When writing a cover letter, you may have a few concerns as to the best approach. Here are 9 easy steps to ensuring you get the most out of a Cover Letter.
Spelling and Grammar check
It might sound simple, but a poorly written cover letter could be the difference between you being hired and another person. So, the first step is to double check your spelling and grammar!
Most word processing programs will have a form of spell check to help you spot any of these errors so don’t be afraid to use it. However, it also doesn’t hurt to get another person to look over the letter for you too.
The employer is not going to want to struggle to understand what the letter is trying to say and consequently that will look poorly on you since this letter should reflect you as a person.
So, remember… Spell check thoroughly!
Similarly, to the spelling etc. a poorly laid out cover letter can be debilitating for your chances. 3 layout tips are:
- The font should be easy to read, like Arial or Calibri.
- The font size should be at a 12 to keep it not too big nor small. (If it is too hard to read because of size or font then the employer may not think it is worth their time before reading it.)
- You should also break your text up into paragraphs, so it is not a block of text for the employer to read. When you are making a new point, you should make a paragraph break.
This is key to making yourself stand out to the company.
It shows you are willing to do more than an average applicant, showing interest in the company before even being hired.
Sprinkling in details of how your skills would fit into their company shows a level of understanding that they would admire before getting to meet you.
Incorporate Job Description and Company Values
Similar to researching the company, researching exactly what is expected of you is also extremely important.
A trick for this is to see what specific skill sets or values the company is looking for in a potential employee and weaving these into your cover letter so they will be made instantly aware of your compatibility with the company.
An example of this would be:
We are looking for an individual who values honesty over all other qualities.
I am an individual who strives to ensure that people are always presented with the truth of a situation, even if it may not be what they want to hear. I would handle the situation in a respectable, sensitive way but I will ensure that they know the truth. An example of this is when I…
Your cover letter is your time to show off who you are as a person, more than just your education, work life, or experience.
A cover letter allows the employer to see how well you would fit into the company, so it is imperative to show who you are in this letter. Yes, it is good to link your values with theirs but don’t forget to show yourself!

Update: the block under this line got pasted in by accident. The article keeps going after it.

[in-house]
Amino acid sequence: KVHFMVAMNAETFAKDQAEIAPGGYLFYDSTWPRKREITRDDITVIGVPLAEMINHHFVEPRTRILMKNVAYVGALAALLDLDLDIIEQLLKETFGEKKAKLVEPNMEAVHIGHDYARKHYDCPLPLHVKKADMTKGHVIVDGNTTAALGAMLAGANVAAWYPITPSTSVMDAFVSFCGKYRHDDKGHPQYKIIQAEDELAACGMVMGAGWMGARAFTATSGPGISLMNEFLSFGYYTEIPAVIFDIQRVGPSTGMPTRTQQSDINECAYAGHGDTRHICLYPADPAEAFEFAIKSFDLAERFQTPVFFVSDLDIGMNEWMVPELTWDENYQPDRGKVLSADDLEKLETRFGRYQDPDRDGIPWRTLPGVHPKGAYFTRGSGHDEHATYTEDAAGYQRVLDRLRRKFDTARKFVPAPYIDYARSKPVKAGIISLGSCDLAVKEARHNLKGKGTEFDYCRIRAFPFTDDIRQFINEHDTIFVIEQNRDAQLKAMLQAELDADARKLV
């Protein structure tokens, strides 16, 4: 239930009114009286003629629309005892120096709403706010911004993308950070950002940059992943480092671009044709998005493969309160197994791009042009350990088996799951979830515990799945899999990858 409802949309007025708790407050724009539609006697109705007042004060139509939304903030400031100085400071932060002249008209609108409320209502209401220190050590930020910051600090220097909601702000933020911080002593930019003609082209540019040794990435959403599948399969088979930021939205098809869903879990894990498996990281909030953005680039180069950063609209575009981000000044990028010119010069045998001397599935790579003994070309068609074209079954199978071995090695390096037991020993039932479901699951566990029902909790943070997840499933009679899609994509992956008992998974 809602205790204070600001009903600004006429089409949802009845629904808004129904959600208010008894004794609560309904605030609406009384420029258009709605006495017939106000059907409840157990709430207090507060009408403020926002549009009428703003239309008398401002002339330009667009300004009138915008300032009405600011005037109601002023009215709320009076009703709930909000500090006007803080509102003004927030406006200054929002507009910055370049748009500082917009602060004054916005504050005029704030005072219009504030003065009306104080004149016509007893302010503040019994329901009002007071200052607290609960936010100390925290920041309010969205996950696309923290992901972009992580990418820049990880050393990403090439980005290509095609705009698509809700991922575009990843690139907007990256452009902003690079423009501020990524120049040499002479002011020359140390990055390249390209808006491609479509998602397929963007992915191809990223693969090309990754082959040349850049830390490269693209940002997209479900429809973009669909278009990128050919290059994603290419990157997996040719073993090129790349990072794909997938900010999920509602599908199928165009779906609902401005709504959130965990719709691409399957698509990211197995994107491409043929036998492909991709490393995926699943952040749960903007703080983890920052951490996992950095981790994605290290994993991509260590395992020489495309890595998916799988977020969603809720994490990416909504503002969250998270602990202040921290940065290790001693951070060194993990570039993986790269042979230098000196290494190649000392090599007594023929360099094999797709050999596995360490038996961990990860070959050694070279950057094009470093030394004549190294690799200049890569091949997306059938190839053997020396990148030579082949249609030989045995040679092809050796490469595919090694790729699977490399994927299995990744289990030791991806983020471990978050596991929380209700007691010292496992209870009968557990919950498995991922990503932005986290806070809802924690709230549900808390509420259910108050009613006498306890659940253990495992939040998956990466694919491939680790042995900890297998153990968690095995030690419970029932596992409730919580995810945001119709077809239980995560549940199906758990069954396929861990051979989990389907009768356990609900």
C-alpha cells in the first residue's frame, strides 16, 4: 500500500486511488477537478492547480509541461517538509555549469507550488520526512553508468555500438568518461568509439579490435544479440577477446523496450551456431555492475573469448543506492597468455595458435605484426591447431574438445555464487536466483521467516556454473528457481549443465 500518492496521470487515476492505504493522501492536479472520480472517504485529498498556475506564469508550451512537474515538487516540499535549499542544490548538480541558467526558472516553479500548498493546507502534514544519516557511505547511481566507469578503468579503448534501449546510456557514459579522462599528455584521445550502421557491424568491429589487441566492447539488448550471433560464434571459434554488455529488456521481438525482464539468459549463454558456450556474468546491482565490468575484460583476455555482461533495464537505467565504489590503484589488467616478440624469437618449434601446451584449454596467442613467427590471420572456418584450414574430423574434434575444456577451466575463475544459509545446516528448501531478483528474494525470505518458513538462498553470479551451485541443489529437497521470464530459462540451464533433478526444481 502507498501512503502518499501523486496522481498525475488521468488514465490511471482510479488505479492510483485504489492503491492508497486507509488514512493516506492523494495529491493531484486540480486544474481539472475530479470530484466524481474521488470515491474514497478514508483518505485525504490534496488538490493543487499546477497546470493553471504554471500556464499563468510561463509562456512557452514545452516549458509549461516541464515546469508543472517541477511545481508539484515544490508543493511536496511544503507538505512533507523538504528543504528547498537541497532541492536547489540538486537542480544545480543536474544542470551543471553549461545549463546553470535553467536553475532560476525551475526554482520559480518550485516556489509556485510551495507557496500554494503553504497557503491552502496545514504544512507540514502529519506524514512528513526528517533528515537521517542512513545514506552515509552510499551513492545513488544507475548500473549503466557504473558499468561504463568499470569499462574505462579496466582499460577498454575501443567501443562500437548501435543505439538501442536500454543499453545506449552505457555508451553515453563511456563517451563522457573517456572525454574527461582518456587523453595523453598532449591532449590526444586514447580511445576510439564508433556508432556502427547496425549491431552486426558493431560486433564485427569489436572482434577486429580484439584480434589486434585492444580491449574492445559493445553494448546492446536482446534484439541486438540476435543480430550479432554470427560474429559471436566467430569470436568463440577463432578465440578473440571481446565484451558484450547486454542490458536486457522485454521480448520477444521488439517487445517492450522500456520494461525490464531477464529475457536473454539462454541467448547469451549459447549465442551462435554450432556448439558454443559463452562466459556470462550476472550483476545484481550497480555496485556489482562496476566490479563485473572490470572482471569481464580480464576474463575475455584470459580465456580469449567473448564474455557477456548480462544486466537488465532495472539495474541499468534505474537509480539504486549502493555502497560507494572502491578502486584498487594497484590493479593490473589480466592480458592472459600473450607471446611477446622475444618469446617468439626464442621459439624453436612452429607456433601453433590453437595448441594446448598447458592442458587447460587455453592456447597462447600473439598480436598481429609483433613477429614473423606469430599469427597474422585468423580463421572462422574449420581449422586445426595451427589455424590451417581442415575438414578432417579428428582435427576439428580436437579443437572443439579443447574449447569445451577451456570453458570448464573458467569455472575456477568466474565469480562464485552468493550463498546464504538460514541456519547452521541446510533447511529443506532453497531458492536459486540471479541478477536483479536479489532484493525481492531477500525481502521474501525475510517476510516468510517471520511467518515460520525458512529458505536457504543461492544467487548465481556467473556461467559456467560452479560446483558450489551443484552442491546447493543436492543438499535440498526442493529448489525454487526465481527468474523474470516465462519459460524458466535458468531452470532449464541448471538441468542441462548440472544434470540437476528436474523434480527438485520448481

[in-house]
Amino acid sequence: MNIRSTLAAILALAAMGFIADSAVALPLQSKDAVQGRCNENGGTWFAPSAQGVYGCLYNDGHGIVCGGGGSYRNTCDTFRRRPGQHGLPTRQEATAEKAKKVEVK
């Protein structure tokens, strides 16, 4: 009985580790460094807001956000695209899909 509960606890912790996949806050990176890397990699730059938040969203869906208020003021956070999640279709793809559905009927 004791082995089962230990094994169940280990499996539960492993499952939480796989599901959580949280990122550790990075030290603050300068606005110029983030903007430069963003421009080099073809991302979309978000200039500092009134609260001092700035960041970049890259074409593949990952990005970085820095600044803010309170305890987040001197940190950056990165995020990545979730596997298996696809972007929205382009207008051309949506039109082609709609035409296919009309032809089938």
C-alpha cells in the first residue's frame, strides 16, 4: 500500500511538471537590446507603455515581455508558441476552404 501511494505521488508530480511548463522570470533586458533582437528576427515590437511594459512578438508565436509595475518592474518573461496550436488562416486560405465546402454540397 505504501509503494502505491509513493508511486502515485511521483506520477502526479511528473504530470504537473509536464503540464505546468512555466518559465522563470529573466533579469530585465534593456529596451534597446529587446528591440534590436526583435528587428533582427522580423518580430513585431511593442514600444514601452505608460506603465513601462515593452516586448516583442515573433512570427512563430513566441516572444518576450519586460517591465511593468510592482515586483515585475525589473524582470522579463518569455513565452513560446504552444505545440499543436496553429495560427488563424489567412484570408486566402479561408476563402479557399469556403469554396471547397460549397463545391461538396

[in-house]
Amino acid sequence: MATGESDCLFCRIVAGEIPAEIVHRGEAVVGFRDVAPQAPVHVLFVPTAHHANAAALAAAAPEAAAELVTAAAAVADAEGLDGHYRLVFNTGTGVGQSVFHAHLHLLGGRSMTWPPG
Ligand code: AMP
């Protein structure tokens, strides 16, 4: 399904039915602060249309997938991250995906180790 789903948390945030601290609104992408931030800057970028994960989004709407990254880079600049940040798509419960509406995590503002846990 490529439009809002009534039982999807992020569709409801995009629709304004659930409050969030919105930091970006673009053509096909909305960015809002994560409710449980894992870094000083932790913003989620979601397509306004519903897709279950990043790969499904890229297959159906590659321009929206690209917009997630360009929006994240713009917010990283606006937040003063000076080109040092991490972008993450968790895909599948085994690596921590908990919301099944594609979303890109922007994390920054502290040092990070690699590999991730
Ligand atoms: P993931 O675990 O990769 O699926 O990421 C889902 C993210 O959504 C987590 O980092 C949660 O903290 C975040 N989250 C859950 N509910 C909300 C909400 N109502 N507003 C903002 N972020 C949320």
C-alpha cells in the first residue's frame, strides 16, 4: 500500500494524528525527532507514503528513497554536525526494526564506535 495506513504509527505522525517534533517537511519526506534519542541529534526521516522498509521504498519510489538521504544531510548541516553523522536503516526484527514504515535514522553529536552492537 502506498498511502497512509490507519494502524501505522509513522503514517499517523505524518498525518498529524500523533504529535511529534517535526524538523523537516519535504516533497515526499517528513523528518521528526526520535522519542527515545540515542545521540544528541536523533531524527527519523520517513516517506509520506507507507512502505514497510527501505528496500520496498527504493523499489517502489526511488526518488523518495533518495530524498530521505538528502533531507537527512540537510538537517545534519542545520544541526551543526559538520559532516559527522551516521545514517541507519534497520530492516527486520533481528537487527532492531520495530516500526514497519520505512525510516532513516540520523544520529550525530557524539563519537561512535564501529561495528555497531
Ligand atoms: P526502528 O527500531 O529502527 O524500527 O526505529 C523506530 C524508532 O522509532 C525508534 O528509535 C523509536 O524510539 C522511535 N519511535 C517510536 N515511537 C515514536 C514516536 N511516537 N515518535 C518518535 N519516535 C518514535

Do you have a passion for helping people? For learning new things? Have any hobbies you love?
Put all this in! It shows that you are human and have a passion for something and therefore can bring something new to the workplace. A cover letter is all about getting to know you on a personal level, not just in terms of achievements!
Cover letters should not just be a copy of your CV but should further show your skills through descriptions and examples rather than just a brief statement. Utilise this letter in a way wherein you can truly show the company how you have excelled in your endeavours!
If you have written a skill on your CV, bring it up here but expand on it, explain how you acquired or developed these skills through past experiences.
How did you improve relations with your customers in your last job?
How many sales did you make?
What type of content did you write about?
Tell informative anecdotes about your previous experience and/or education. State how you have overcome problems and obstacles to get the most out of your own experiences.
A tricky customer that you managed to cater for in the best possible way for the two of you? Write it here to show your quick problem-solving skills.
Started a new job with not much prior experience and managed to navigate it quickly? Write it here to show your ability to learn quickly and on the job.
Don’t focus on the negatives
If you do not meet all the requirements listed for the role, there is no need to emphasise that in this letter. If you do you are just telling the employer to have a negative view of you in their mind.
There is never a reason to bring this up yourself unless asked by the employer. They will be able to tell by your CV if you do not have the relevant experience etc so you will be wasting your time and the employer’s.
Instead, focus on the positives and how you fit the other requirements. Give them proof and a reason to hire you.
Confidence is key!
Now is your time to speak directly to the employer and tell them why you are the right person for this role.
If you believe in yourself, they will too! They won’t be interested in hiring you if you don’t believe they should. Emphasise the importance of your own skills and how it will help you with the advertised job.
Written by Kayleigh Berry